Patagonia Drops Incredibly Cruel Wool Supplier (Thanks, PETA!)
Say what you will about PETA’s shock-and-awe tactics – the animal rights organization knows how to get things done. (And by things, we mean achieving justice for poorly treated animals.)
The most recent big name company that PETA called out for its questionable sourcing is the uber-ethical and sustainably committed outdoor gear retailer, Patagonia. According to Ecouterre, one of Patagonia’s suppliers was grossly mistreating lambs and sheep. PETA filmed undercover footage of the Argentinean wool supplier in question. The company was supposedly a supplier of “responsibly sourced wool,” but PETA’s video footage showed a very different story:
“The animal-rights group has posted on its website video that shows livestock workers slitting lambs’ throats, skinning them alive, or otherwise abusing and mutilating the animals. The footage, according to PETA, was obtained from farms that are part of the Ovis 21 (sometimes styled Ovis XXI), a network of some 140 ranches that has been working with the Nature Conservancy to reverse 100 years of overgrazing on 15 million acres of Patagonian grasslands,” reports Ecouterre.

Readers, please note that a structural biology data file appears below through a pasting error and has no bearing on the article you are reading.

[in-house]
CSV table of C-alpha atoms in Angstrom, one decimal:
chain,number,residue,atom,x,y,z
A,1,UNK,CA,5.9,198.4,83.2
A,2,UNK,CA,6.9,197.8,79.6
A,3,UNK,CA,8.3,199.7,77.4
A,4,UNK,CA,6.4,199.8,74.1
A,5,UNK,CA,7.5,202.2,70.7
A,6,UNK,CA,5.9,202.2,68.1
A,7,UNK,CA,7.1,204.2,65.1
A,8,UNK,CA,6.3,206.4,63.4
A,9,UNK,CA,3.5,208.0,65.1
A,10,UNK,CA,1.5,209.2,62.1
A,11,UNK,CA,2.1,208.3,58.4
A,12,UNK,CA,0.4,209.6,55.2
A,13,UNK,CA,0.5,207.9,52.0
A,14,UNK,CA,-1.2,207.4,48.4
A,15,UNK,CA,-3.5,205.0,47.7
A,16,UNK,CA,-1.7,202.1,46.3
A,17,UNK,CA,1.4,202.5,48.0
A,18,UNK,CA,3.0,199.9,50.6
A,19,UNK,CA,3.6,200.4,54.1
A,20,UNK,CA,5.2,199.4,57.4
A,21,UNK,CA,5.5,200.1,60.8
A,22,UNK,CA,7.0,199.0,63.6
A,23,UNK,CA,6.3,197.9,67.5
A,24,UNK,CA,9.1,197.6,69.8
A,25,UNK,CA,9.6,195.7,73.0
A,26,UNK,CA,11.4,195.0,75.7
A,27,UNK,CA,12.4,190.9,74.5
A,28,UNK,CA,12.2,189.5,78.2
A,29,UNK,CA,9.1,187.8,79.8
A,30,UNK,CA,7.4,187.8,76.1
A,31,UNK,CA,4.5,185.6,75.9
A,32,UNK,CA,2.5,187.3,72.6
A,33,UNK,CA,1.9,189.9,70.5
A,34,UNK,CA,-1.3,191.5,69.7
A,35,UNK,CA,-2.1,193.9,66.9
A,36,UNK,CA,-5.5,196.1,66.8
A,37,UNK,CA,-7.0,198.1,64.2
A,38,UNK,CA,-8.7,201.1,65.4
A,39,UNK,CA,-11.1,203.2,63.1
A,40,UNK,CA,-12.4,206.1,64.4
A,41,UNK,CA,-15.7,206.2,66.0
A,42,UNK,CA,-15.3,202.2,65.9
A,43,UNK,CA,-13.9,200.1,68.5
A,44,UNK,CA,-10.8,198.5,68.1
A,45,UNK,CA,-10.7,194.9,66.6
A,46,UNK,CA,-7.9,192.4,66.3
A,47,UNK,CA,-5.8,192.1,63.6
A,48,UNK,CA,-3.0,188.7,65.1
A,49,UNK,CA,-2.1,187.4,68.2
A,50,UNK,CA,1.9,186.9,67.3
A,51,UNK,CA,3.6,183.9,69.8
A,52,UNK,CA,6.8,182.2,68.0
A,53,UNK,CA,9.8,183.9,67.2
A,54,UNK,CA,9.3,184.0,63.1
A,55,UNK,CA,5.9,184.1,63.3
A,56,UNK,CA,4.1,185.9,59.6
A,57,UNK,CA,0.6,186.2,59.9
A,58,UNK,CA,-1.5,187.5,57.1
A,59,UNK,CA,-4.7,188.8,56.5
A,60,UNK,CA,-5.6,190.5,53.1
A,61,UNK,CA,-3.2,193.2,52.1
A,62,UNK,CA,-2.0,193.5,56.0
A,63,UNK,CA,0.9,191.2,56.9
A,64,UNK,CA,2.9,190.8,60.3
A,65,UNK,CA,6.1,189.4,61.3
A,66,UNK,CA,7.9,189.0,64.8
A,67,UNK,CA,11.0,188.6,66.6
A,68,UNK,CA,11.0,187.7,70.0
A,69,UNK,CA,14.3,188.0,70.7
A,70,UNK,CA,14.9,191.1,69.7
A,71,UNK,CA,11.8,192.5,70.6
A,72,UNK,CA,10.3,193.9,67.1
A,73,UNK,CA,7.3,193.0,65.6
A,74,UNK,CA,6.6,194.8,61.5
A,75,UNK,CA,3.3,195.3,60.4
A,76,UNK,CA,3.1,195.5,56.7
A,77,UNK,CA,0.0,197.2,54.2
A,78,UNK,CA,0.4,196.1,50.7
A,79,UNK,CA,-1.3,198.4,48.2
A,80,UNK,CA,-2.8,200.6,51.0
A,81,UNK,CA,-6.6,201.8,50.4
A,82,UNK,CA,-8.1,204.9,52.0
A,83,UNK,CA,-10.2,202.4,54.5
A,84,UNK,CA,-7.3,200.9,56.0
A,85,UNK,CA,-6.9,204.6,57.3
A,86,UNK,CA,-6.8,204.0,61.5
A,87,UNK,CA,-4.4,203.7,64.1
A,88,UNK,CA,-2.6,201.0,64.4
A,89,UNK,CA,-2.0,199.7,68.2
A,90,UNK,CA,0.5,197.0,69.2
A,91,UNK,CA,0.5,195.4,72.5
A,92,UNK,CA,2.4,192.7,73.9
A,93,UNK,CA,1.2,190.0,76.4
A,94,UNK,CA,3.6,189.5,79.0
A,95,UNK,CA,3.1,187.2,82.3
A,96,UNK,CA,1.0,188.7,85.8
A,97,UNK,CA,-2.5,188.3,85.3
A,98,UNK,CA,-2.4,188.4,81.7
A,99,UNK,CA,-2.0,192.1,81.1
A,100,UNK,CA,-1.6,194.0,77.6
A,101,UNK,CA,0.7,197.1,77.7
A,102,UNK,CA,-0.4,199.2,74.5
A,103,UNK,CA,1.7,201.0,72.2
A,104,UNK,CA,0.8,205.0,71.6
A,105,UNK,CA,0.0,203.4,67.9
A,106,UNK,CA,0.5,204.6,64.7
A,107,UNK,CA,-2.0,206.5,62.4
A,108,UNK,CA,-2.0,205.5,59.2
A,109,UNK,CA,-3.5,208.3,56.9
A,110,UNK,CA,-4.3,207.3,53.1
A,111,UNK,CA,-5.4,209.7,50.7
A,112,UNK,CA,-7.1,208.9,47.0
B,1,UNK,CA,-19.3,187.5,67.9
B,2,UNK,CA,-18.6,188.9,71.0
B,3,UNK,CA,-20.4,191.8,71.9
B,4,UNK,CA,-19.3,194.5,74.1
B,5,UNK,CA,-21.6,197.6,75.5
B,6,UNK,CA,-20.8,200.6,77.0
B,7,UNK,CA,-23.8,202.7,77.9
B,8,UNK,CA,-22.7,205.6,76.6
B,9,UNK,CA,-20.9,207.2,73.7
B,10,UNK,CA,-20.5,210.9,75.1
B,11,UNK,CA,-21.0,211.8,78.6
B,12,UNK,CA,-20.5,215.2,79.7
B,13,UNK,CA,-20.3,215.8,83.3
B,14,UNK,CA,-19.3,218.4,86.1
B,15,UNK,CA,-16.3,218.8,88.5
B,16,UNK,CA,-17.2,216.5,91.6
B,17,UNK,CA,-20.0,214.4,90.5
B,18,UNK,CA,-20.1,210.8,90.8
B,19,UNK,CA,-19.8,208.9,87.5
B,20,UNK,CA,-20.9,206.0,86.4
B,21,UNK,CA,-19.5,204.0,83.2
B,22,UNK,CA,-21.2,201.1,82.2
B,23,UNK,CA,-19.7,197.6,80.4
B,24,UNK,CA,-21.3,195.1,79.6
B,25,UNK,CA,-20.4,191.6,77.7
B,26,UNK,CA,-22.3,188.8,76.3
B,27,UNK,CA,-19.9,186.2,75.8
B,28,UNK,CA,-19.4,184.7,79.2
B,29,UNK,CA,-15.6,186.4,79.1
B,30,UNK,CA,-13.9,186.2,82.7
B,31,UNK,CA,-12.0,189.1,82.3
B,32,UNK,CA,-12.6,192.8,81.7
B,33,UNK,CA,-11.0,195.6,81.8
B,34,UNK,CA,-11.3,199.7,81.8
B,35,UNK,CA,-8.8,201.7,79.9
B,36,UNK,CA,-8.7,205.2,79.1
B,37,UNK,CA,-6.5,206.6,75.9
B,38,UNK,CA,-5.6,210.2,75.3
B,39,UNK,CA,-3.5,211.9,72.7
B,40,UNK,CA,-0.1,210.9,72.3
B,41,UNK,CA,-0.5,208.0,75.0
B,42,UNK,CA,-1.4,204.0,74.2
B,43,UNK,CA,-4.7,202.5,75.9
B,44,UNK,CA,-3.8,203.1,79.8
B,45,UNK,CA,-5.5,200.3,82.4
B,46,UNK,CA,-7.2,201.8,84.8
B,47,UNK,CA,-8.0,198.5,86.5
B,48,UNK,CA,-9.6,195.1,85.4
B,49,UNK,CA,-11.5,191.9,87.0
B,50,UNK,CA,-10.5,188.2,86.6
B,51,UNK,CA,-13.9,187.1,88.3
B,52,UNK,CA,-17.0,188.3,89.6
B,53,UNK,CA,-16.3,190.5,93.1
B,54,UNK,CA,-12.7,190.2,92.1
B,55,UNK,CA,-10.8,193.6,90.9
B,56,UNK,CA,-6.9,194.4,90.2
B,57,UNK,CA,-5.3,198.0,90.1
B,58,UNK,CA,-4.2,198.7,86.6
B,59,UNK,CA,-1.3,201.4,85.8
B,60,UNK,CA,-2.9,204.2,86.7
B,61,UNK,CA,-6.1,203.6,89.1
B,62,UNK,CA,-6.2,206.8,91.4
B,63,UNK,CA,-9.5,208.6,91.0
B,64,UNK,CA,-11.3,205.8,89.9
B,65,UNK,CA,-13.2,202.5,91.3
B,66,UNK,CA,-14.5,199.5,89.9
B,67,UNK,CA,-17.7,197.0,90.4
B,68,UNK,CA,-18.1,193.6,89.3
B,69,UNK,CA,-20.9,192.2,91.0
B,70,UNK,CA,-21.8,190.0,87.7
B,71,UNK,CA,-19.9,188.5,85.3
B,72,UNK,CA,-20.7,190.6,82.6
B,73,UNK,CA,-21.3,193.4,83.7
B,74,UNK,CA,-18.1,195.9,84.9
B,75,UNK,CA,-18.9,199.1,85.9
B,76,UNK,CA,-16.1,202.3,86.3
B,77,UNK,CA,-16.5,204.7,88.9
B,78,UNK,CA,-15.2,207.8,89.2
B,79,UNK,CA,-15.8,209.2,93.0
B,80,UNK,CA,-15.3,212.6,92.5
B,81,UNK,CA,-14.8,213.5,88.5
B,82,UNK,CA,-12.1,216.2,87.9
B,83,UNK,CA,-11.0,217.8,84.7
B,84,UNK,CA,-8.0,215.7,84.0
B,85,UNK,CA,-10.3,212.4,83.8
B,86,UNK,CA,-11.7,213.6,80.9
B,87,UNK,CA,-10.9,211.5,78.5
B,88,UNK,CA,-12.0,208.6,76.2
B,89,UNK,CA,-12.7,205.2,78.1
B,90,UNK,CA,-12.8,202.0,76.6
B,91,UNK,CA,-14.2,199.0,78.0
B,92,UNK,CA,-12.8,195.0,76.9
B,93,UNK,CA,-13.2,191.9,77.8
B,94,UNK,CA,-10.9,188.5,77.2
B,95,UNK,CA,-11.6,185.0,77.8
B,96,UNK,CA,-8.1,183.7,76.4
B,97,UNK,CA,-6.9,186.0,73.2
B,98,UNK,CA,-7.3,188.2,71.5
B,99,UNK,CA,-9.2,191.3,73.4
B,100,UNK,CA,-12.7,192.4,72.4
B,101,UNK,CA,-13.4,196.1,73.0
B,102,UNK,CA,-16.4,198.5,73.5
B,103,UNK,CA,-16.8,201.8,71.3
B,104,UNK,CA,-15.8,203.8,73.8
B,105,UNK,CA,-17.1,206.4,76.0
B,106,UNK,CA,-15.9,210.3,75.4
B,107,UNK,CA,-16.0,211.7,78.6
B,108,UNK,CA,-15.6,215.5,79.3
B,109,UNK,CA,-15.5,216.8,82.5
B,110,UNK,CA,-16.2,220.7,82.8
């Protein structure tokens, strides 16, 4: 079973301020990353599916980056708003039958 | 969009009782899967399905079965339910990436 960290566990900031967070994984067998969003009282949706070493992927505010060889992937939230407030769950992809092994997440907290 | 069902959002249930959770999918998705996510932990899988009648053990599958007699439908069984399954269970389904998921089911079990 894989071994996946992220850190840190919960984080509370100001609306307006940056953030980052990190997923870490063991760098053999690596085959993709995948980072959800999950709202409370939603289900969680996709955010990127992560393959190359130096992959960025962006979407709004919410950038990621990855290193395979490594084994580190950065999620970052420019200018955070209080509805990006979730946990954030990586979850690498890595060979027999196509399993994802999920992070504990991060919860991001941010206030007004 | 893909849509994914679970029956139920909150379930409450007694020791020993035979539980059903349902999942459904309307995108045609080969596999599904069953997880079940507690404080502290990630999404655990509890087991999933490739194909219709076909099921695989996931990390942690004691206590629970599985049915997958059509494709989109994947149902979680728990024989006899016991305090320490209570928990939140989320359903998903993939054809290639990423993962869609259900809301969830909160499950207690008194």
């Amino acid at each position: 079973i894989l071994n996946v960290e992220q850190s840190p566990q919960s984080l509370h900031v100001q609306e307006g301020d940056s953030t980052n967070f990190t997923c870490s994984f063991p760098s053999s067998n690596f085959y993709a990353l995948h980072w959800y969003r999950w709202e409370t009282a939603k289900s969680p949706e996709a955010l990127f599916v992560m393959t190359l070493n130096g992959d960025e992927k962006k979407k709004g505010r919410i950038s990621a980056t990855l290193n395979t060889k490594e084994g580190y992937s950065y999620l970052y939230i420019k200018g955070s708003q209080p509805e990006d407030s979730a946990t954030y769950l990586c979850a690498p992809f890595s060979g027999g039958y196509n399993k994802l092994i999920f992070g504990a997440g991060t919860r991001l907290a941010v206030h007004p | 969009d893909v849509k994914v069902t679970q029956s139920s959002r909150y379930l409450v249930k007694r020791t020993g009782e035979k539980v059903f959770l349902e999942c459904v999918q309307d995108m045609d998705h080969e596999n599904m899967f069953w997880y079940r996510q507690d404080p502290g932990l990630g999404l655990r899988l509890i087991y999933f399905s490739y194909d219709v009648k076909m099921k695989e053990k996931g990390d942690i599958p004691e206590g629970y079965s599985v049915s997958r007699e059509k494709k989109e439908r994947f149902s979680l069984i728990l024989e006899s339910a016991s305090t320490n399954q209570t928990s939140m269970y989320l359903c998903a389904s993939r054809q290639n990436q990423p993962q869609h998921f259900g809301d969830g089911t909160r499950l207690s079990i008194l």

Since PETA posted the video, there has been a deafening rally cry from companies, people, and organizations calling for Patagonia to dump their terrible supplier. And – thank goodness – Patagonia was smart enough to listen. Rose Marcario, Patagonia’s CEO, was quoted in the SFGate, saying that “ ‘Patagonia’s partnership with Ovis 21 has been a source of pride because of the program’s genuine commitment to regenerating the grassland ecosystem, but this work must come equally with respectful and humane treatment of the animals that contribute to this endeavor.’ ” Until Patagonia finds a new supplier, it will finish using “its existing stock of wool.”
Right about now, you may be thinking, “yeesh. I never, ever want to buy wool again, but I love how it makes me feel – what alternative can I turn to?” Care2 has a few humane, alternative wool suggestions:
5. Organic cotton
7. Recycled plastic
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